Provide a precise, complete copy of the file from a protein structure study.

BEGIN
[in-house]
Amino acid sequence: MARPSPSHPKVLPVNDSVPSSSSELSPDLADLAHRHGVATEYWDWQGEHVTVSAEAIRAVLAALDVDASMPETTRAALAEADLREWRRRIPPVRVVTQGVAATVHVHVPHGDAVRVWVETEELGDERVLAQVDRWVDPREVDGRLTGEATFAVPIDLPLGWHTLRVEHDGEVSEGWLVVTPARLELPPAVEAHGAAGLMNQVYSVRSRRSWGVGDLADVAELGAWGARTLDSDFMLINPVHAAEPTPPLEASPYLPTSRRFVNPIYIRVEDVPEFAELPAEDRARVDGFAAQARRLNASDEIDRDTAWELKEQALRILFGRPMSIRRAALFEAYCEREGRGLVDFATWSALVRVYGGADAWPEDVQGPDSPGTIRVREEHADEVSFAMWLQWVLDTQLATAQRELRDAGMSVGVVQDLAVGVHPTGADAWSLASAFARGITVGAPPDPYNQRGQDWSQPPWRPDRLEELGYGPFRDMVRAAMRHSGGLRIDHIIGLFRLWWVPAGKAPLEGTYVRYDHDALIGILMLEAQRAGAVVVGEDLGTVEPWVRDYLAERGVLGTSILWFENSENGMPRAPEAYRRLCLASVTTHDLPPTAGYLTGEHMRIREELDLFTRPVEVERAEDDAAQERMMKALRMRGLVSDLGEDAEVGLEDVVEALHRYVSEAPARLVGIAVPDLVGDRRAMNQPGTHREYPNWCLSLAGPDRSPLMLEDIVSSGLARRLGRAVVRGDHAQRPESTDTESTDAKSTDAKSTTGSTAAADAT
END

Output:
[in-house]
Amino acid sequence: MARPSPSHPKVLPVNDSVPSSSSELSPDLADLAHRHGVATEYWDWQGEHVTVSAEAIRAVLAALDVDASMPETTRAALAEADLREWRRRIPPVRVVTQGVAATVHVHVPHGDAVRVWVETEELGDERVLAQVDRWVDPREVDGRLTGEATFAVPIDLPLGWHTLRVEHDGEVSEGWLVVTPARLELPPAVEAHGAAGLMNQVYSVRSRRSWGVGDLADVAELGAWGARTLDSDFMLINPVHAAEPTPPLEASPYLPTSRRFVNPIYIRVEDVPEFAELPAEDRARVDGFAAQARRLNASDEIDRDTAWELKEQALRILFGRPMSIRRAALFEAYCEREGRGLVDFATWSALVRVYGGADAWPEDVQGPDSPGTIRVREEHADEVSFAMWLQWVLDTQLATAQRELRDAGMSVGVVQDLAVGVHPTGADAWSLASAFARGITVGAPPDPYNQRGQDWSQPPWRPDRLEELGYGPFRDMVRAAMRHSGGLRIDHIIGLFRLWWVPAGKAPLEGTYVRYDHDALIGILMLEAQRAGAVVVGEDLGTVEPWVRDYLAERGVLGTSILWFENSENGMPRAPEAYRRLCLASVTTHDLPPTAGYLTGEHMRIREELDLFTRPVEVERAEDDAAQERMMKALRMRGLVSDLGEDAEVGLEDVVEALHRYVSEAPARLVGIAVPDLVGDRRAMNQPGTHREYPNWCLSLAGPDRSPLMLEDIVSSGLARRLGRAVVRGDHAQRPESTDTESTDAKSTDAKSTTGSTAAADAT